The fact that shareholders are taxed twice through this repayment methodology infers that dividends are not their repayment technique of choice. Furthermore, paying out cash reserves through dividends also has the effect of both reducing the company’s assets and also inhibited the company’s ability to fund future growth as Dividends reduce the company’s retained earnings.
The discussion here must present the repercussions of a share repurchase decision on the share price, as well as on the dividend question. Signaling and clientele considerations must also be considered.
A dividend is a usually distributed in cash form to stock holders of a corporation approved by the board of director. It may also include stock dividend or other forms of payment. A stock dividend represents a distribution of additional shares to common stockholders. Dividends are only cash payments regularly made by corporations to their stockholders.
When deciding on changes to dividend pay-out ratio, there are several factors which must be considered. This piece looks at the different underlying theories which affect management’s decision, before looking at what policy would be considered best for FPL and how to implement a change.
After years of theoretical and empirical researches, the association between dividend policy and share price volatility still remains a source of controversy with absence of general consensus regarding that relation, were different studies have shown contradicting results using different models, and sometimes using the same model but on
The results of the regression did not show a significant relationship between the dividend policy and ownership duality. So, we cannot establish a relationship between dividend policy and ownership duality; hypothesis H2, in this case, is not validated. Concerning foreign ownership, the results indicate a positive and significant relationship between the level of the presence of foreign shareholders and the level of dividend distribution. The relationship between the two variables is significant at the 5% level. In other words, the more the level of foreign ownership increases, the more the level of distribution of dividends increases. Consequently, Hypothesis H3 is supported.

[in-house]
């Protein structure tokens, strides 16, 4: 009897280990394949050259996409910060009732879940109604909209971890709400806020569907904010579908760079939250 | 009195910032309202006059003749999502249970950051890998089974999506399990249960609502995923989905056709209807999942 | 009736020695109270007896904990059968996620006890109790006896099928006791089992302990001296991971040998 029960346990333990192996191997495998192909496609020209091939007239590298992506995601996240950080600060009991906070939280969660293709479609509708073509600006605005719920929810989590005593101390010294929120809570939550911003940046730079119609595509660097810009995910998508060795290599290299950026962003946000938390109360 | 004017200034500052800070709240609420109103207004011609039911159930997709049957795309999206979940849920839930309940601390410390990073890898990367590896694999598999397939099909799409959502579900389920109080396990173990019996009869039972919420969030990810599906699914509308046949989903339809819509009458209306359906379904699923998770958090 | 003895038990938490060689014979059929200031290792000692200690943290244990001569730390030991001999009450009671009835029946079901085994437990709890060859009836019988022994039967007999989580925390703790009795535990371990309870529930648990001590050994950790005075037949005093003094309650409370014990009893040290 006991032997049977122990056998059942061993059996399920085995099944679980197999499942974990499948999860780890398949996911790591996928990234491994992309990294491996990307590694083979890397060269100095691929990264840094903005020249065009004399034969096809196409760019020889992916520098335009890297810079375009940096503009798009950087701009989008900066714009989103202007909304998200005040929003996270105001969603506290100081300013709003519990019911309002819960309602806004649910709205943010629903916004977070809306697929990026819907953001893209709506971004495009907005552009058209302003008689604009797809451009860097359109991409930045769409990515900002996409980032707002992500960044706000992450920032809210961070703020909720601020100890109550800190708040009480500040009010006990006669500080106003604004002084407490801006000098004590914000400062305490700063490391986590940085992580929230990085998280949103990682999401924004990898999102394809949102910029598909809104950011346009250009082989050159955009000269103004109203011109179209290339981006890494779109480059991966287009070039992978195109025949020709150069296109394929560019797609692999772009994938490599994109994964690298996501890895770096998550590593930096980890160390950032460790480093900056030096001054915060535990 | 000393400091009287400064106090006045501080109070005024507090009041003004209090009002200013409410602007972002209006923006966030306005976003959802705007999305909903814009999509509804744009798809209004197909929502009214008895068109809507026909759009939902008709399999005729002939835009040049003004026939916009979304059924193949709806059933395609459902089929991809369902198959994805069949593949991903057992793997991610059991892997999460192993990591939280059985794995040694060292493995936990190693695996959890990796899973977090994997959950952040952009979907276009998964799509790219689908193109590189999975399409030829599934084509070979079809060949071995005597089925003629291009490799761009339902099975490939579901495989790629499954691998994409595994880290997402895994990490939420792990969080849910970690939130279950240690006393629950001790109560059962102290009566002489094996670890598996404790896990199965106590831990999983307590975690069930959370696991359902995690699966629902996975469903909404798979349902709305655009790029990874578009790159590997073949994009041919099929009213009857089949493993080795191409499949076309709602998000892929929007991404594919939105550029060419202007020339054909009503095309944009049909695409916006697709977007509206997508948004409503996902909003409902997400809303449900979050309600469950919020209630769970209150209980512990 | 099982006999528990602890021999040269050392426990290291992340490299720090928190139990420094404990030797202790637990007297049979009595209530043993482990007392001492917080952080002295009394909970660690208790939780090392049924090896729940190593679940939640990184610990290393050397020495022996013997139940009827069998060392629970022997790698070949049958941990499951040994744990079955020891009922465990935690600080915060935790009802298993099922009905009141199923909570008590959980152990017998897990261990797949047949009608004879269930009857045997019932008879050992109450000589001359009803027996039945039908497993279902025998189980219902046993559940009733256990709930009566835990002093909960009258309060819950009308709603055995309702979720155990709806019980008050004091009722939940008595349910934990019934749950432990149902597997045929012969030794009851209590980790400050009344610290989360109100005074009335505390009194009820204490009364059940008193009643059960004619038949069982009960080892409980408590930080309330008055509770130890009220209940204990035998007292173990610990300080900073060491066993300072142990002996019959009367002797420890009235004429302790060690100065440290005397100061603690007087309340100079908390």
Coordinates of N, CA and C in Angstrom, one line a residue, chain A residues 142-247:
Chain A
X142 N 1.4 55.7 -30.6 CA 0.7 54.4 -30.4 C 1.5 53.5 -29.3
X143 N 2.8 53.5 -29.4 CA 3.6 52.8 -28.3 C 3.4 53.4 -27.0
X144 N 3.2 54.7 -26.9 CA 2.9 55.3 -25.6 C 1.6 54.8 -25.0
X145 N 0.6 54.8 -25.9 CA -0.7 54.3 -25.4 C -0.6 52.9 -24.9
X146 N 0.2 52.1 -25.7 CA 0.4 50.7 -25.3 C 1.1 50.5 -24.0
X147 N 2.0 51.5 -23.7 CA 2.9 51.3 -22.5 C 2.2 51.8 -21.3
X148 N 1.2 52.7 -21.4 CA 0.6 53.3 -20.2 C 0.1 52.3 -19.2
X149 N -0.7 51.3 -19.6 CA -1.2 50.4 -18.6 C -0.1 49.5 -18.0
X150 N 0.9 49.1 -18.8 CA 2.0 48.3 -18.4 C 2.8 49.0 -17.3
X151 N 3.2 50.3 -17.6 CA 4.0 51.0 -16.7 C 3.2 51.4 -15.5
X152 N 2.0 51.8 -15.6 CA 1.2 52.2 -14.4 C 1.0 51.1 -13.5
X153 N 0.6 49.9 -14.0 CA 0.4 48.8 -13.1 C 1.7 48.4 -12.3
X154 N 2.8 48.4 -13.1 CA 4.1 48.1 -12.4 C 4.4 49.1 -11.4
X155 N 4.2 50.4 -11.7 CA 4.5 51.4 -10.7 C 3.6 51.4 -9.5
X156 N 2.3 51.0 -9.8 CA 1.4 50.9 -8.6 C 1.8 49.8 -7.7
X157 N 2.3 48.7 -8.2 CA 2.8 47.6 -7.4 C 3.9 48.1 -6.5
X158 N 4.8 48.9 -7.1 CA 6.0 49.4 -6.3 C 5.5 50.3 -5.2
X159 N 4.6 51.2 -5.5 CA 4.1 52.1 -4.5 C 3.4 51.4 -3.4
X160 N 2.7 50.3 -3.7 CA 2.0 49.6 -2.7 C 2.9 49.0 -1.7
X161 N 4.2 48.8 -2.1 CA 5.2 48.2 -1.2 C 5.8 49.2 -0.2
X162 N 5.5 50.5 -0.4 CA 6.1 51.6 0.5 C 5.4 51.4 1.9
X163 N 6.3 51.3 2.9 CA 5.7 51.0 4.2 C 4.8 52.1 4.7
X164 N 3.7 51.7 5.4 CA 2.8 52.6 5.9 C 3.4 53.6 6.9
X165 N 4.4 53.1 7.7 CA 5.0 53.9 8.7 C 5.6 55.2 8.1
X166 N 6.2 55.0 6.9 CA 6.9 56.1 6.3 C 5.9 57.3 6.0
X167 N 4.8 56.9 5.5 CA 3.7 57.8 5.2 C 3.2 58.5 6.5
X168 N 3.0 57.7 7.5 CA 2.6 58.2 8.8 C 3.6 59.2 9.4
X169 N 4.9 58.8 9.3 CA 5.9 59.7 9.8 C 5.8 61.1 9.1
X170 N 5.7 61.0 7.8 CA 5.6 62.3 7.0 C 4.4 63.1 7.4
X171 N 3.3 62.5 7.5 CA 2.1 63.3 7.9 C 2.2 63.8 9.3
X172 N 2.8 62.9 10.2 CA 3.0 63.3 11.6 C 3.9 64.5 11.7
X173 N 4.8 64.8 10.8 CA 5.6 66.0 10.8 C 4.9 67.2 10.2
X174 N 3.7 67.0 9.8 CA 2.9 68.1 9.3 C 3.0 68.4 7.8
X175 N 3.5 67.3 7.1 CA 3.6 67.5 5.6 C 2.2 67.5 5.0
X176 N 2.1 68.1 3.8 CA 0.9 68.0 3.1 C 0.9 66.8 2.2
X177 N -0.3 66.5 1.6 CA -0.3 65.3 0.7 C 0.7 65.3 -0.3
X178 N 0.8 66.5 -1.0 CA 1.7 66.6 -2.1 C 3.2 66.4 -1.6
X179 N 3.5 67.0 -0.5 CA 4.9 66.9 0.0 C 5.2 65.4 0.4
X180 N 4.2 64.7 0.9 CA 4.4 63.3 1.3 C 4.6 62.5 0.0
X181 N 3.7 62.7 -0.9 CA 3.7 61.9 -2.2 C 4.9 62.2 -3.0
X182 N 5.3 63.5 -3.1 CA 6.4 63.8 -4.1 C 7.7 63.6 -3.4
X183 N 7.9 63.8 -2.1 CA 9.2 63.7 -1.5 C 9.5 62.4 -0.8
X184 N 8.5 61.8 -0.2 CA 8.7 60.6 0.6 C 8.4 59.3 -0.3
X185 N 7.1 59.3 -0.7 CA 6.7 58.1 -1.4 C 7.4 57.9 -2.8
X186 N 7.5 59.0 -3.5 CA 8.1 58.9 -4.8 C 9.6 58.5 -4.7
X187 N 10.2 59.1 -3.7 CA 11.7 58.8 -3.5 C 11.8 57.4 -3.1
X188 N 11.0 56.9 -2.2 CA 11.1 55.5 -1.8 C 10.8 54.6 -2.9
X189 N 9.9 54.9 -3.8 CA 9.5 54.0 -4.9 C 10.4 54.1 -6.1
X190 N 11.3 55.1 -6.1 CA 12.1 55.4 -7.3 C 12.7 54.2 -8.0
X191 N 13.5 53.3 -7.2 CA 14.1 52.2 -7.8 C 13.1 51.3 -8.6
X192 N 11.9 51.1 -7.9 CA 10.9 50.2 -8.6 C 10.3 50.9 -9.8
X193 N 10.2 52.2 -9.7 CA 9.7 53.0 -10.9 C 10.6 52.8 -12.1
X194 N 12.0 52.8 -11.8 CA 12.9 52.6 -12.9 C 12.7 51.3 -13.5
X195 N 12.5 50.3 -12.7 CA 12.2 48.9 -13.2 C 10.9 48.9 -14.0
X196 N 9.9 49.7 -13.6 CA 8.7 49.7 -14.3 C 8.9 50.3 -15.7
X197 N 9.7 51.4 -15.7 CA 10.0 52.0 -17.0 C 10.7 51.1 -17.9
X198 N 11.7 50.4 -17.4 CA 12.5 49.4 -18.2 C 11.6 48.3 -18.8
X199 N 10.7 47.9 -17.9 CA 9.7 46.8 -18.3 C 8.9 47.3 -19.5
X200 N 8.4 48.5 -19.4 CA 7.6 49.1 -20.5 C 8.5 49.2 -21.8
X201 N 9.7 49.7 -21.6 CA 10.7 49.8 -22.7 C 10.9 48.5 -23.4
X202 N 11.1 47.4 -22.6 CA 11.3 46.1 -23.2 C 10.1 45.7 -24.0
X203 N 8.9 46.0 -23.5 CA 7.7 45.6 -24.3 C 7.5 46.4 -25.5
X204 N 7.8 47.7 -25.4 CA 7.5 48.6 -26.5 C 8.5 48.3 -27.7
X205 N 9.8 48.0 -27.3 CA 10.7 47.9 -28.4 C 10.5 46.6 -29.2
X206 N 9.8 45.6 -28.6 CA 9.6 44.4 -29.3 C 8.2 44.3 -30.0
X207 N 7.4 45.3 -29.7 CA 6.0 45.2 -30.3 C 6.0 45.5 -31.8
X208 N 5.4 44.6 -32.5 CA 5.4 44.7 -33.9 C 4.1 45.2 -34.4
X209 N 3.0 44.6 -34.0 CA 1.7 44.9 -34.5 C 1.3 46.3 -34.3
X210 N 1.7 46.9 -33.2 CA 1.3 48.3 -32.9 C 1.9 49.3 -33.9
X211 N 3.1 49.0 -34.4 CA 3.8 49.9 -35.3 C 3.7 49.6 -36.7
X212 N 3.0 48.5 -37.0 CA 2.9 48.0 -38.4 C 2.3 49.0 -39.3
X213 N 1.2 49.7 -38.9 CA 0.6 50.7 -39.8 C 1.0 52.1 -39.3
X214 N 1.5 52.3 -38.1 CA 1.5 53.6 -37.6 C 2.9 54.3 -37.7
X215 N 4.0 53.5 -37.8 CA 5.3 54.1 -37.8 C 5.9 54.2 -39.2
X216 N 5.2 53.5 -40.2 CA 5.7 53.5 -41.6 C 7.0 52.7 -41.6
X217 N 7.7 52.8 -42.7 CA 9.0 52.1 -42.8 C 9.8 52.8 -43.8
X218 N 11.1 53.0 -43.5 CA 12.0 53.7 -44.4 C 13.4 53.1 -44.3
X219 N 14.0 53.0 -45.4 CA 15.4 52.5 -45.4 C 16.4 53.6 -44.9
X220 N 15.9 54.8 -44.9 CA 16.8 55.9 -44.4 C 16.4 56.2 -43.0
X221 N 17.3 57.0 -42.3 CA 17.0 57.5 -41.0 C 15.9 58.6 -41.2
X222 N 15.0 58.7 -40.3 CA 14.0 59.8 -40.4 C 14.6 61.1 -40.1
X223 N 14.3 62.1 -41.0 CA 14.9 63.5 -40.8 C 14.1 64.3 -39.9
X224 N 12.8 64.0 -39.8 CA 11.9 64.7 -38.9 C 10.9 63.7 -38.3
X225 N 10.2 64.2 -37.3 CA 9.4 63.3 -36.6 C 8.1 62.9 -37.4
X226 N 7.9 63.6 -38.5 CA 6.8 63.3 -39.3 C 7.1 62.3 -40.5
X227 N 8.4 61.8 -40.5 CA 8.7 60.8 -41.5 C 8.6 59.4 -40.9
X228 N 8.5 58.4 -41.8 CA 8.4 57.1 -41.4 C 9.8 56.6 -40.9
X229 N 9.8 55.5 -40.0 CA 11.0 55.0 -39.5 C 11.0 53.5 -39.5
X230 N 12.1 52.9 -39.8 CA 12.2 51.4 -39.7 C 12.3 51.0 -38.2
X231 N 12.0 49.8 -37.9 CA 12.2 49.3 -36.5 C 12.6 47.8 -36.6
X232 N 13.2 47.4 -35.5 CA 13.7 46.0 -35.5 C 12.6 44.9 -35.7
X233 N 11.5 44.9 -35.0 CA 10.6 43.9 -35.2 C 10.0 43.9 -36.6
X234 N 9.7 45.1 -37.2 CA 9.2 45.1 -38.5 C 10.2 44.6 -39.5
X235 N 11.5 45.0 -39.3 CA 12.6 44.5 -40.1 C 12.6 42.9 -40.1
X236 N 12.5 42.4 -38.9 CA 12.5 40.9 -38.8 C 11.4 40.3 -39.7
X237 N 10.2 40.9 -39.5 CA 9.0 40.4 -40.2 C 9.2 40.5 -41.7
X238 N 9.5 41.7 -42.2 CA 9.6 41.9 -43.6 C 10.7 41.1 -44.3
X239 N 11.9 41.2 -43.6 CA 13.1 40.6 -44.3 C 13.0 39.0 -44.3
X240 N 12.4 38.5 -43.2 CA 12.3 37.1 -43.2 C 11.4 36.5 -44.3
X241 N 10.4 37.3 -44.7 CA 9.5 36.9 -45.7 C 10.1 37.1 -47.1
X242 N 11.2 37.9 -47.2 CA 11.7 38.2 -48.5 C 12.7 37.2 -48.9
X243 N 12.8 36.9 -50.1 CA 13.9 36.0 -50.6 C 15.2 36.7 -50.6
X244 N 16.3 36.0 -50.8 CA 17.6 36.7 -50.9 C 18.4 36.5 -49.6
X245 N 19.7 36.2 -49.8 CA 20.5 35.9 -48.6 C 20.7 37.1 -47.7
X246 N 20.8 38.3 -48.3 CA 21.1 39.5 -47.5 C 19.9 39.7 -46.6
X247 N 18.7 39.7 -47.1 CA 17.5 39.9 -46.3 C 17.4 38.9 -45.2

There are many theoretical and empirical results describing the decisions companies make in this area. At the same time, however, there is no generally accepted model describing payout policy. Moreover, empirical findings are often contradictory or difficult to interpret in light of the theory. In their seminal paper, Miller and Modigliani (1961) showed that under certain assumptions dividends are irrelevant; all that matters is the firm’s investment opportunities. Miller and Modigliani considered the case of perfect capital markets (no transaction costs or tax differentials, no pricing power for any of the participants, no information asymmetries or costs), rational behaviour (more wealth being preferred to less, indifference between cash payments and share value increases) and perfect certainty (future investments and profits are given). In real life, however, people seem to care about dividends. Lintner.s (1956) classical study on dividend policy suggests that dividends represent the primary and active decision variable in most situations. Lintner suggests a model of partial adjustment to a given payout rate.